When it comes to wasting food, hospitals are one of the most egregious culprits, with two to three times more waste than other food service sectors. UC San Francisco Medical Center, however, has found that one change cut the amount of food it wastes by 30%. It now serves food on-demand.Most hospitals produce food in bulk and serve it at predetermined meal times, which may or may not be in sync with a patient’s appetite or the timing of health care services being performed. With on-demand, a patient orders food just like hotel room service—when they’re ready.“I don’t send you a meal unless you ask for it. In the old way, we sent you a tray and gave you food whether you liked it or not,” says Dan Henroid, Director of Nutrition and Food Services for UCSF Health. Given that patient trays have been found to generate over half of hospital food waste, it makes sense that serving food only when desired could make a big difference.
The Food Safety Authority of Ireland (FSAI) has a new DNA scanning tool to identify the entire DNA content of a food.The new analytical tool can proactively identify all the ingredients and their biological sources in a food, which will aid regulators in protecting consumers in relation to potential food fraud and/or misleading labelling.The FSAI worked with a commercial laboratory (Identigen) over the past two years in adapting a relatively new DNA sequencing technology known as “next generation sequencing”, so that it could be used as a DNA scanning tool in food.The idea is to compare the actual ingredients in a food, identified by their DNA profile, with those declared on the label. Up to this, DNA testing of food required analysts to know what they wanted to look for specifically and then test for it – such target information is no longer a pre-requisite.
Minnesota House File 811 would put aside $2 million each year to reimburse schools or childcare providers that feed kids local fruits and vegetables through farm-to-school initiatives and would help farmers sell their produce to schools.
For a world that has largely forsaken religion in favour of science to base its attitudes towards food on nothing more than belief and feeling is something that should make us uncomfortable and embarrassed. This is what seems to be happening. It’s alarming. It changes things for me as a writer. No longer is a column about food and agriculture about demonstrating truth — perhaps it never was. Instead, it’s now about staging an attractive argument, like a house that you can picture yourself living in.
California dairy farmers have launched a customer loyalty program to reward consumers for buying real dairy milk. “Moo Money” rewards will be available through the end of April on any milk purchase made in-store or online in California. The California Milk Processor Broad says consumers just need to snap a photo of their receipt and submit online at moomoney.com to receive points toward cash rewards.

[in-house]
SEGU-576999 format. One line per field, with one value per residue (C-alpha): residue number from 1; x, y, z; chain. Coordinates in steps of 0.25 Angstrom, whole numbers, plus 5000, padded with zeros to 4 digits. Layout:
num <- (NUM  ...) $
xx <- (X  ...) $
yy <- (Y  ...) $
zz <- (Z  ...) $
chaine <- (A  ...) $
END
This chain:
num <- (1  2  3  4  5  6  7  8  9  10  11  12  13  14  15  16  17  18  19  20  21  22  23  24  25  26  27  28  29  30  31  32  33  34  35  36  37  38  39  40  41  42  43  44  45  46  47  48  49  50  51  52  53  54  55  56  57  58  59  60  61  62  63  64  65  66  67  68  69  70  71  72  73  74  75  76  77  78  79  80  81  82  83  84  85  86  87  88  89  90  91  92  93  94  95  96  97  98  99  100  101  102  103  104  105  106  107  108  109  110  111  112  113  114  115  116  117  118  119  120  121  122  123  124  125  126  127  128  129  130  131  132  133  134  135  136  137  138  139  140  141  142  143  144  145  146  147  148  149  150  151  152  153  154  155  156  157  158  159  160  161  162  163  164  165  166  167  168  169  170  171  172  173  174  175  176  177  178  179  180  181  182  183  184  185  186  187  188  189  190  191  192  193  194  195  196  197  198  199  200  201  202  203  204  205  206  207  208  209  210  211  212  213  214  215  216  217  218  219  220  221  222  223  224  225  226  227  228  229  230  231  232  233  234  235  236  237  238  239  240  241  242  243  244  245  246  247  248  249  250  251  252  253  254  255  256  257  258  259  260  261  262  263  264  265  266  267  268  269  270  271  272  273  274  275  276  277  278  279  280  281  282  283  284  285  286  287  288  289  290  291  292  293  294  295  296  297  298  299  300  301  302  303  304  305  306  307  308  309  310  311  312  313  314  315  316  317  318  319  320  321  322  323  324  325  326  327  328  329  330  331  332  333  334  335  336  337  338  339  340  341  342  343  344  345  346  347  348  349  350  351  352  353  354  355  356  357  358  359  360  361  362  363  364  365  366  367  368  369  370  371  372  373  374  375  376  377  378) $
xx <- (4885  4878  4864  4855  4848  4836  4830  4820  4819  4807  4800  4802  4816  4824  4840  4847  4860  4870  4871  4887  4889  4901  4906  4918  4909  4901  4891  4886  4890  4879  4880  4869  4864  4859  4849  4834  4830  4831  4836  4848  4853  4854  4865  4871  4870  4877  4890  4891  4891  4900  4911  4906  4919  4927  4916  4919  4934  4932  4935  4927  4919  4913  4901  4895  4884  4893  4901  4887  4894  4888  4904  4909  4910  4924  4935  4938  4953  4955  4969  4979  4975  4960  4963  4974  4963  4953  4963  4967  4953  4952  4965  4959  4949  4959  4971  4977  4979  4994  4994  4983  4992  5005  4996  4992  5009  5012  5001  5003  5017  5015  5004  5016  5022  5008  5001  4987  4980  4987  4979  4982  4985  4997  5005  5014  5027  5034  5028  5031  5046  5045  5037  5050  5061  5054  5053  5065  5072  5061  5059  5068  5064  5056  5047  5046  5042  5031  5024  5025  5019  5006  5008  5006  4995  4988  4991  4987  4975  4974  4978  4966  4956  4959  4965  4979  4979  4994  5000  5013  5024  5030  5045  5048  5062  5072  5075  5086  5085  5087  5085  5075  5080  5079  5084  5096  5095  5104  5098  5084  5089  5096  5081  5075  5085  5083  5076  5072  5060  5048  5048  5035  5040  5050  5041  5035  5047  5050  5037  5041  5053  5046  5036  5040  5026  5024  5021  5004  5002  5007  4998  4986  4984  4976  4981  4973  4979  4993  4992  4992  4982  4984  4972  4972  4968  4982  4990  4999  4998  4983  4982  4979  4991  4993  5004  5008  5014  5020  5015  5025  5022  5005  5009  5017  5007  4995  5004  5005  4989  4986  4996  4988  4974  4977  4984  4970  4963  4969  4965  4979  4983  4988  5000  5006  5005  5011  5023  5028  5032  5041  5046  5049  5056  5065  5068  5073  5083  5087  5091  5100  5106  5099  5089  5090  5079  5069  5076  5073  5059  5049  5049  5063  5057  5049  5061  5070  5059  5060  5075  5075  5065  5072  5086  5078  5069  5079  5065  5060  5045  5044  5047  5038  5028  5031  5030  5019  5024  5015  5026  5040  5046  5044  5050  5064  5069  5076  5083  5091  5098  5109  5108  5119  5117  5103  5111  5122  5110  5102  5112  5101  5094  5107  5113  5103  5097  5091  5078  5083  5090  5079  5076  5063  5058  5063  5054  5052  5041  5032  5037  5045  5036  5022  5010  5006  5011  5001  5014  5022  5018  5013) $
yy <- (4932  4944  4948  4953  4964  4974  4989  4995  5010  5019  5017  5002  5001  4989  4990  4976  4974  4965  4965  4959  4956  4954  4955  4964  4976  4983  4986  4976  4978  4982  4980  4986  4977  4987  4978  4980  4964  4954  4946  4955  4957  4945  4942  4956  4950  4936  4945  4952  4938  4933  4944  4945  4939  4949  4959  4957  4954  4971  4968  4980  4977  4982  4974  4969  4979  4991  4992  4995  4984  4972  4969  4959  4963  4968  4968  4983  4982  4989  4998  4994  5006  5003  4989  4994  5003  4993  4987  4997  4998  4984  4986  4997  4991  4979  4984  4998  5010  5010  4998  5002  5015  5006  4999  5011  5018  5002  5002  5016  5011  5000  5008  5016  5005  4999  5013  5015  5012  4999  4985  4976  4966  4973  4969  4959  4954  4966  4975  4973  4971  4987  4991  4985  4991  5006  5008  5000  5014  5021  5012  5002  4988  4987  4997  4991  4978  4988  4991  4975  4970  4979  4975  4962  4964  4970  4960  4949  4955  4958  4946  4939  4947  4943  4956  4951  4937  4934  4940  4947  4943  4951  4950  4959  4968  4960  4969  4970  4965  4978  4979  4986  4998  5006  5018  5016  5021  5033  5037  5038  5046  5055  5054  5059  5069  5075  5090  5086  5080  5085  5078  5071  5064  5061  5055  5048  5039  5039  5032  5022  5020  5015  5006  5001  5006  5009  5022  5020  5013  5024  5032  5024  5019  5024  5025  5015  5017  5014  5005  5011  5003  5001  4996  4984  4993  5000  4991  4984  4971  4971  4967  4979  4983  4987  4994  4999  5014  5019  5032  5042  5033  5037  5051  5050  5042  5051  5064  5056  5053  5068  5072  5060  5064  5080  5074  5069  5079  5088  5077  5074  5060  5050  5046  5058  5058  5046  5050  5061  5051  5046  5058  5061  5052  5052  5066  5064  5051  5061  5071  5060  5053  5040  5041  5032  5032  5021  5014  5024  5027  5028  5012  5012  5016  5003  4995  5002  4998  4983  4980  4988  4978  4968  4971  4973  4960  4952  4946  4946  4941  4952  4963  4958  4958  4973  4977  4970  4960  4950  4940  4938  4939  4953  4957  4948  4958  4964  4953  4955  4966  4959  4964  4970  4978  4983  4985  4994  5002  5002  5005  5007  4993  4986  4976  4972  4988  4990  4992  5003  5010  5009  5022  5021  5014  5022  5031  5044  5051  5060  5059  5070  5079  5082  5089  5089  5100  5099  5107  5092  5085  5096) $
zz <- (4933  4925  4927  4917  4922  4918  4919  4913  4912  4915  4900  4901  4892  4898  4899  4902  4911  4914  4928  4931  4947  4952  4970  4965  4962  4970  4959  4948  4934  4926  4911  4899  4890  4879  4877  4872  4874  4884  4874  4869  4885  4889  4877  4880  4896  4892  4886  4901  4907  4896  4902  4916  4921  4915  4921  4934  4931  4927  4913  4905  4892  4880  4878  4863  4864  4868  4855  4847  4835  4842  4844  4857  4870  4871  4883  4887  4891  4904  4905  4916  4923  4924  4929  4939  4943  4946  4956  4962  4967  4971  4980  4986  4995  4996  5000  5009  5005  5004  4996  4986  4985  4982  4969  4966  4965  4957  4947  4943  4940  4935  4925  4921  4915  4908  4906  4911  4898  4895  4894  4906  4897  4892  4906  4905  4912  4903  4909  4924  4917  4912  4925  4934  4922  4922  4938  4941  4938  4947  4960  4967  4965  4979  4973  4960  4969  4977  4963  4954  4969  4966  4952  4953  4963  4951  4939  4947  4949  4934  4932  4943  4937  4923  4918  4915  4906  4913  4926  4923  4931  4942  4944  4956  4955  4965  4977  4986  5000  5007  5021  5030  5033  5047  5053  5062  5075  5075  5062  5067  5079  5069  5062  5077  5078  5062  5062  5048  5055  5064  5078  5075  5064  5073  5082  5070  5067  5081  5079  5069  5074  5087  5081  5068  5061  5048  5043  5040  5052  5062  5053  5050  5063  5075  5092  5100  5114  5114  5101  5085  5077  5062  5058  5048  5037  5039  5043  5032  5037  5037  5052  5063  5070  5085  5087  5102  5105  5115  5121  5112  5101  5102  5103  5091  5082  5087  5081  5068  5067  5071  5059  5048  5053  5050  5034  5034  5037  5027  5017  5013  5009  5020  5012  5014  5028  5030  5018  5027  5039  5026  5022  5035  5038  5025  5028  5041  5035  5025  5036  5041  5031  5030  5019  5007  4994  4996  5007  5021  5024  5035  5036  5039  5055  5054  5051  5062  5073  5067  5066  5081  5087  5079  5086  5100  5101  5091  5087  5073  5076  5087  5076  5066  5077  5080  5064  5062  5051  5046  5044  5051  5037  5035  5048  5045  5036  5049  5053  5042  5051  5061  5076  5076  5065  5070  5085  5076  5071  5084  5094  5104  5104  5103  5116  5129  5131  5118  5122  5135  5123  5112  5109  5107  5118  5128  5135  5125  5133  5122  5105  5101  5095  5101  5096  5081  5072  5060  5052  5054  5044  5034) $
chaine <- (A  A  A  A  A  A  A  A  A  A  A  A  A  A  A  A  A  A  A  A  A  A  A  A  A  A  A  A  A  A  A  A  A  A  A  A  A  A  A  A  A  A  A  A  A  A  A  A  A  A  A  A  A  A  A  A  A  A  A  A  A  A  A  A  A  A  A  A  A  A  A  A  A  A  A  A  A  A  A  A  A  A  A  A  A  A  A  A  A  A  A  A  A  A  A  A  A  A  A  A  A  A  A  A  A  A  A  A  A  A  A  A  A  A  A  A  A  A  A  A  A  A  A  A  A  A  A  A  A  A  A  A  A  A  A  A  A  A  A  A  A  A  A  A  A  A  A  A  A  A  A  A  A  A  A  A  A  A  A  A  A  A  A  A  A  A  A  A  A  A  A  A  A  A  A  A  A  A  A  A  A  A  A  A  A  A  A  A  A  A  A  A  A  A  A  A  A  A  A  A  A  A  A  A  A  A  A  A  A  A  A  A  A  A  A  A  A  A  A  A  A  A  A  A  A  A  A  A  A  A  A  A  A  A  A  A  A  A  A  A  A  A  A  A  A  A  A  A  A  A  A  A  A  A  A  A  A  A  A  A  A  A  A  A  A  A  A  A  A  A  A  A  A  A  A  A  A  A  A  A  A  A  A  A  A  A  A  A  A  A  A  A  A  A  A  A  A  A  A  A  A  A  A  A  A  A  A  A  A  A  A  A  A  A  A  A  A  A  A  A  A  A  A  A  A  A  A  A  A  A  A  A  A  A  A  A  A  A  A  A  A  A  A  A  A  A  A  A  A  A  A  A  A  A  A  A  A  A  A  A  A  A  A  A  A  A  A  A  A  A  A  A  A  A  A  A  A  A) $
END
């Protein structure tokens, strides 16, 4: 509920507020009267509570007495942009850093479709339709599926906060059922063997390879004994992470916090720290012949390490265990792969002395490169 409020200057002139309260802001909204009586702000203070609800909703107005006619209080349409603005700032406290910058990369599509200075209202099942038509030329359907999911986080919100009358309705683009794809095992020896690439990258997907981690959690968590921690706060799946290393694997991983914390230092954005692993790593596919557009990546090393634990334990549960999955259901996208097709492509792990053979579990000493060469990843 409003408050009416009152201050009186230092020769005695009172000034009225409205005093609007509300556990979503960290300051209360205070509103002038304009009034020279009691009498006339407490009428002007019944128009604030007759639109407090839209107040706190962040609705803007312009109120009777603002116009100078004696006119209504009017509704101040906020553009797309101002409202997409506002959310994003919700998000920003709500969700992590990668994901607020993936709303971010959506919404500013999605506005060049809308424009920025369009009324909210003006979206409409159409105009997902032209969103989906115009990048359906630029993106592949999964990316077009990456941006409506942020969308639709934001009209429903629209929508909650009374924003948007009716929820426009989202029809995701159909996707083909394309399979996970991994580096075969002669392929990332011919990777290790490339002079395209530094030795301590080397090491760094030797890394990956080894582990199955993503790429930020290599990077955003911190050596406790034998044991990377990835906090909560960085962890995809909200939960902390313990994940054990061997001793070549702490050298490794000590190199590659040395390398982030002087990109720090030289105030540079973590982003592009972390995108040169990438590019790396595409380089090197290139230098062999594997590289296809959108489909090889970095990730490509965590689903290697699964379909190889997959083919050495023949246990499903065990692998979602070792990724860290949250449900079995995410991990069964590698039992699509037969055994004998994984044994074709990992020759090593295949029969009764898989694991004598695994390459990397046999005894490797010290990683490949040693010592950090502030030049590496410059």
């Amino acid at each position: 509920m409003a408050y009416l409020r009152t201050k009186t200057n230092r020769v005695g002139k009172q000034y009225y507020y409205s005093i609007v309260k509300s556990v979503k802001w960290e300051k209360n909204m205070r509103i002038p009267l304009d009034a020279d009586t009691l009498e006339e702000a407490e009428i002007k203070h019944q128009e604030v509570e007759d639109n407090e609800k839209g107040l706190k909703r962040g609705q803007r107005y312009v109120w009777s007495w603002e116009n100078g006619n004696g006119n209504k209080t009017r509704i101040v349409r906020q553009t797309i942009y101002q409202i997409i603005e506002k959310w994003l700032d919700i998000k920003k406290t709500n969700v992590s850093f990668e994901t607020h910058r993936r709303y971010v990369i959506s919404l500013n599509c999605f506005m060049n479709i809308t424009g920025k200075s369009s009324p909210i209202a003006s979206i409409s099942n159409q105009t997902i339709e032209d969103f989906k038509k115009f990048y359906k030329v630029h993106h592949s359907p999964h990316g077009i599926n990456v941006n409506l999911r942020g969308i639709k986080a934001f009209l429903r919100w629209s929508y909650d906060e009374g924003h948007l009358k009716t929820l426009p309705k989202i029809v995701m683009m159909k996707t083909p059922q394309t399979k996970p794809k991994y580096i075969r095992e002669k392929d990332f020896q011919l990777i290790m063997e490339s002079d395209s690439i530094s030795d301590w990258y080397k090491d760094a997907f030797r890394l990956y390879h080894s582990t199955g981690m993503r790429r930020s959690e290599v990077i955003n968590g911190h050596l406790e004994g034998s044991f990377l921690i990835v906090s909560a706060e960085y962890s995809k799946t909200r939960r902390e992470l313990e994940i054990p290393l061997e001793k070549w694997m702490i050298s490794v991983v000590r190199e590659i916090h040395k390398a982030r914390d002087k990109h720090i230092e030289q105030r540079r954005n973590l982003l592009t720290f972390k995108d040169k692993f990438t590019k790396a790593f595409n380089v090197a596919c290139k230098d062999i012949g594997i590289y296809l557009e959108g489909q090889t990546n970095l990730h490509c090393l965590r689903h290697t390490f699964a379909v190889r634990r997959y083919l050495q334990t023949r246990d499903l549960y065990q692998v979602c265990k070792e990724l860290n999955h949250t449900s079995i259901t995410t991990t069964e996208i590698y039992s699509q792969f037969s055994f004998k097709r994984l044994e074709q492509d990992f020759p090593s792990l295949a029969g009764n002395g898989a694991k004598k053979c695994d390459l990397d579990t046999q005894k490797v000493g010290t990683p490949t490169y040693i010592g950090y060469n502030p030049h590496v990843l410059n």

Good Food Institute (GFI), a nonprofit group that works with scientists, investors and entrepreneurs to develop meat alternatives, announced the recipients of $3 million to fund their projects. Fourteen winners were whittled down from 66 submissions from 18 countries and will be funded through GFI’s inaugural Competitive Research Grant Program.The resulting research in critical areas of plant-based and cell-based meat R&D will be shared with the entire scientific community and “good food industry,” the organization said.“The tremendous potential for any one of these research projects to accelerate the plant-based or cell-based meat industry demonstrates the phenomenal impact of marshaling funding to this space,” GFI officials said.
Typically when food packaging mentions GMOs it’s to call attention to the fact that their products are devoid of genetically modified organisms. Brands go to great lengths to prove GMO-free status, boldly displaying a “non-GMO” label with a colorful butterfly. Companies whose products do contain genetically modified ingredients tend to keep that detail to themselves. There was a time you’d be hard-pressed to find a brand advertising the inclusion of GMOs. But a new line of chocolate bars, Ethos Chocolate, has just launched with a loud-and-proud “pro-GMO” label.Each of the brand’s four flavors features a fruit the brand claims GMO farming has saved.
New tests required before a New York raw milk dairy will be allowed to resume sales. Sales at the Shunpike Dairy in Millbrook, NY, were suspended Jan. 30 by New York State Department of Agriculture and Markets Commissioner Richard A. Ball. The state agriculture commissioner suspended sales because of possible Listeria monocytogenes contamination of the raw milk produced by Shunpike Dairy.
Frisco, Texas-based Nurture Ranch has launched “Nurture Ranch 1 Steer Ground Beef,” a grass-fed ground beef product made from the meat from just one steer per pack and a code tracing the product history from birth to harvest. Typically, grinding applicable cuts of beef from multiple steers creates ground beef products. Nurture Ranch is marketing its product in grocery stores across the Southeast as “Product of the USA” and as a “cleaner” ground beef product. It is priced at $9 a pound.
Group of 10 bipartisan members of Congress write letter to FDA urging strong action against mislabeled milk and dairy products.